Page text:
Yesterday, Scottish Borders Council passed the administration’s budget for 2018/19 and I was happy to vote in favour. Of course, the ideal would have been lower council tax and even better targeted spending, but given the circumstances it was a good start by the new administration in very difficult circumstances.
The Council has been subjected to years of cuts by the SNP run Scottish Government. At the same time we are having to cope with the ongoing erosion of public services: an education system that is in decline relative both to other comparable OECD countries and the rest of the UK; health outcomes that are persistently below other parts of the UK and most of Europe. A police service that has been centralized and politicized. All of this despite the fact that the Scottish Government is one of the most generously funded tiers of government in Europe (thanks to the broad shoulders of the UK taxpayer).
Meanwhile the economy in Scotland teeters on the brink of recession, performing worse again than the rest of the UK and other comparable countries, with businesses reluctant to invest under the shadow of continuing threats of a second independence referendum.
It’s fair to say that the nationalist government must be the most inept administration that Scotland has experienced since the 1970’s.
So our budget endeavoured to plug the gap left by the nationalists by prioritising roads, education, policing and care for the most vulnerable.
Unfortunately the administration felt it necessary to raise council tax by 3% to try to repair the damage done to council services in previous years. In other words the failures of the nationalist administration are having to be paid for by Borders council tax payers.
With the economy so fragile, to take £1.6 million out of the productive sector of the economy at this stage is highly risky, so this is not ideal from my point of view.
More tangibly, households in the Borders already have the lowest average incomes in Scotland. So we are asking hard-working people across our region – who often are scraping by and struggle to afford the essentials, let along the pleasures of life – to pay for this failure.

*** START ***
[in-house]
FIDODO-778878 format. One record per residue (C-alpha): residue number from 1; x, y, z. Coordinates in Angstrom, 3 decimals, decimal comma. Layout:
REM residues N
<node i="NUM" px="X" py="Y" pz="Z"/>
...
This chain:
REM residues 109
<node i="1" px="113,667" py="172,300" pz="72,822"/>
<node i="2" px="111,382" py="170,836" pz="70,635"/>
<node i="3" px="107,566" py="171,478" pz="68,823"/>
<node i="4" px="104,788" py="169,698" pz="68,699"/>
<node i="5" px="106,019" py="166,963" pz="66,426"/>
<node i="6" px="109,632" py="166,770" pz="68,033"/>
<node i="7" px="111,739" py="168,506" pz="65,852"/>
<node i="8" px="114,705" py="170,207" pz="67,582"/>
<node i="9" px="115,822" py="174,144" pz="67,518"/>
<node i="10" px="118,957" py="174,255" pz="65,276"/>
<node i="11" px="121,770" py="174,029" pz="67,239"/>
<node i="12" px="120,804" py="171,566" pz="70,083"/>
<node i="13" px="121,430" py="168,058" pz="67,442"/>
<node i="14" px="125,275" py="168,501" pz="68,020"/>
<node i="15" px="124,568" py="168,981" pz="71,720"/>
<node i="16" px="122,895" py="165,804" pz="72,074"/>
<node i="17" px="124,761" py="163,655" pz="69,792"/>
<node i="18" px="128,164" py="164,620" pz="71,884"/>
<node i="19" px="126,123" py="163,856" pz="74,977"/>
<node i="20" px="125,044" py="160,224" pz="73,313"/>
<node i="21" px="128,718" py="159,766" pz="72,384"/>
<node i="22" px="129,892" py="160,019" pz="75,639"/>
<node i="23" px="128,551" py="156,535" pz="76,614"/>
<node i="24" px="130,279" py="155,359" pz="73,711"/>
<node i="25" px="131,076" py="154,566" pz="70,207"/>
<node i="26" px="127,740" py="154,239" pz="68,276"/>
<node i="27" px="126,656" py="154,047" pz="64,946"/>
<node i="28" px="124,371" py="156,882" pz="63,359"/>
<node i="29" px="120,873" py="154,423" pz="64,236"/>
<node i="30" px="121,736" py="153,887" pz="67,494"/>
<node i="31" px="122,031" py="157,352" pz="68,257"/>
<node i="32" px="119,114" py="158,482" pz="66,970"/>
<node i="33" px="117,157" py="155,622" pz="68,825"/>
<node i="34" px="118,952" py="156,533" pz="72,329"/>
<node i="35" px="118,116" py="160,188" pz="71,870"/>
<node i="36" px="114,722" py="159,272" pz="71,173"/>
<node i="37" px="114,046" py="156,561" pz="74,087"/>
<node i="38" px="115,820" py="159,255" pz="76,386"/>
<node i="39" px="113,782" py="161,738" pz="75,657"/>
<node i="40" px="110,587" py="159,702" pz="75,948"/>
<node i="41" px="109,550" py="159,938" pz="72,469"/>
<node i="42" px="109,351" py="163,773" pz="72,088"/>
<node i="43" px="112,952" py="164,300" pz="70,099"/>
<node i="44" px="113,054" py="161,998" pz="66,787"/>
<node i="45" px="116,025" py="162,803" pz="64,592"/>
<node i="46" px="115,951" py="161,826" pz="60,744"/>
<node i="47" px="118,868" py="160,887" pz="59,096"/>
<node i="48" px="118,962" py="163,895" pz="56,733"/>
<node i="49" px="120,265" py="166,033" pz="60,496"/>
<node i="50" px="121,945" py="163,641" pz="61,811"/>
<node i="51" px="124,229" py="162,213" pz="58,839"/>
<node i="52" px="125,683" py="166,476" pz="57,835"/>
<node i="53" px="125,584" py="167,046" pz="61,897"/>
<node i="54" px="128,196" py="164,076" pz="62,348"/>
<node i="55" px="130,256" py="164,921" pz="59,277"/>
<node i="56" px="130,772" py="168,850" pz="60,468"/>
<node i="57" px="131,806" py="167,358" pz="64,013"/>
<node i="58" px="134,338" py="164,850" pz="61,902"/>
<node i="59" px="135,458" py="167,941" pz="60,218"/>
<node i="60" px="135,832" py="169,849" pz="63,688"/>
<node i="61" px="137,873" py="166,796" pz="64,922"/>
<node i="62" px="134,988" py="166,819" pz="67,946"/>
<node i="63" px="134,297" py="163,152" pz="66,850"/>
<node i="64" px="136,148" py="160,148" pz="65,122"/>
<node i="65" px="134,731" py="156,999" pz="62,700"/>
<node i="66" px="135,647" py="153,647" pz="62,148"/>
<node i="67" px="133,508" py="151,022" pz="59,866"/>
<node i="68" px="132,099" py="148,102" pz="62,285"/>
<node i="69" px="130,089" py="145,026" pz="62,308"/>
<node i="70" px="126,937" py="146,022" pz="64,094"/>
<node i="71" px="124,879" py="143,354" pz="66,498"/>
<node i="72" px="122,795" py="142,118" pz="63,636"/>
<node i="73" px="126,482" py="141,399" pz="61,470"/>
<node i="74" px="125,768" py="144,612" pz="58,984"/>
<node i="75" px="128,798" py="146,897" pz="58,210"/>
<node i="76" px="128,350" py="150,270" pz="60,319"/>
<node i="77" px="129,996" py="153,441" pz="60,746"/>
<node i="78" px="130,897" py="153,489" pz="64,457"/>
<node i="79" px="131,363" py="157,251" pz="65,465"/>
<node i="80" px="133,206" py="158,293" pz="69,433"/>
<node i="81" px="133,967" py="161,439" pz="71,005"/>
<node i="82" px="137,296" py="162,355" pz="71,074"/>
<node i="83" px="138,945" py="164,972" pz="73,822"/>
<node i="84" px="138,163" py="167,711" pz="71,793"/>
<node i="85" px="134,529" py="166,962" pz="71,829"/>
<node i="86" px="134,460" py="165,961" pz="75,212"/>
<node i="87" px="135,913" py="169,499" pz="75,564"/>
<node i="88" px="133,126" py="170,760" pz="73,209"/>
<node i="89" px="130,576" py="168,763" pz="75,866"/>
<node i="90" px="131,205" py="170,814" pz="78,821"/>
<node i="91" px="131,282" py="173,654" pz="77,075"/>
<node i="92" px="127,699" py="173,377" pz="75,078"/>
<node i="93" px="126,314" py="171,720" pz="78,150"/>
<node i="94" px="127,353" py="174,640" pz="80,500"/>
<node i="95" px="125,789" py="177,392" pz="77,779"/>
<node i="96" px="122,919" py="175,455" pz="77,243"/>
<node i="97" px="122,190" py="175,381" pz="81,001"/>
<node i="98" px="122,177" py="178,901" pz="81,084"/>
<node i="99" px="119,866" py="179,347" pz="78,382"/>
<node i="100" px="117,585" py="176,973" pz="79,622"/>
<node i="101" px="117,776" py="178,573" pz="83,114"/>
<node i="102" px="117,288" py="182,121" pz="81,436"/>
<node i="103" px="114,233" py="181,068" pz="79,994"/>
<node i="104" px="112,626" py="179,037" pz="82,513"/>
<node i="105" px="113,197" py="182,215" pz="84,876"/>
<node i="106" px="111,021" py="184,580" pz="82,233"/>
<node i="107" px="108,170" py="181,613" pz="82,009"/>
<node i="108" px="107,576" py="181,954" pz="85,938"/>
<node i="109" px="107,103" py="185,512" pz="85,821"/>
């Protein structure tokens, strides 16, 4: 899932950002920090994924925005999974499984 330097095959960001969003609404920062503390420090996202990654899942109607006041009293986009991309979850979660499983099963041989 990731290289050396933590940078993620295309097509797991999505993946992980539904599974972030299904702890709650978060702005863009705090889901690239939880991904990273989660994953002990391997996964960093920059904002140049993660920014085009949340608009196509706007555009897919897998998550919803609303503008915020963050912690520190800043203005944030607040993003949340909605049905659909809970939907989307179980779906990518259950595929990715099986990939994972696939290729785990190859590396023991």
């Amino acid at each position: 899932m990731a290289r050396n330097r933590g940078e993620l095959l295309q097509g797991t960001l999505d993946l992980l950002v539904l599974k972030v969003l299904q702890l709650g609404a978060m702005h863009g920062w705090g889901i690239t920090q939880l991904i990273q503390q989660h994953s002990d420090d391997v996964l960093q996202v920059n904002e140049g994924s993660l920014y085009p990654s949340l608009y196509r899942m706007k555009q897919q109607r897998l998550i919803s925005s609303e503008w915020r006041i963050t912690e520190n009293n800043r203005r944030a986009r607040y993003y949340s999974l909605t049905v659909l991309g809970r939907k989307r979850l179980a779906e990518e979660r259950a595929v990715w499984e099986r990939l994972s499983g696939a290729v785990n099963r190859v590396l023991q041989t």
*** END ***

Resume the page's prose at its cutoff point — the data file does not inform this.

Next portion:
I’ve heard it said that the amounts taken in council tax are trivial. This point of view is utterly complacent because council tax is taken at the margins of people’s budgets. It may be a small proportion of total income, but it’s a big slice of whatever is left after the absolute essentials. It could be the Christmas budget for some, the heating or phone bills for others, the marginal difference between debt and modest savings for still more.
Also, as people have less to spend, this is money that will in turn be taken away from small businesses across the Borders – the lifeblood of our communities. And while the council strives to help the most needy, often the best way to do that is to let people keep more of their own money and decide for themselves how to spend it. We should not raise taxes on Borders people lightly.
So over the next four years we are going to have to think radically about how to deliver the same quality of local services at better value for money for the citizens paying for them.
The good news is that the budget promises much more modest increases in council tax that could, with luck, stay in line with household incomes. The administration has committed itself to a ceiling of 1.5% council tax increase until the next election, so long as nationalists cuts do not exceed 2%. That’s something that is worthy of support.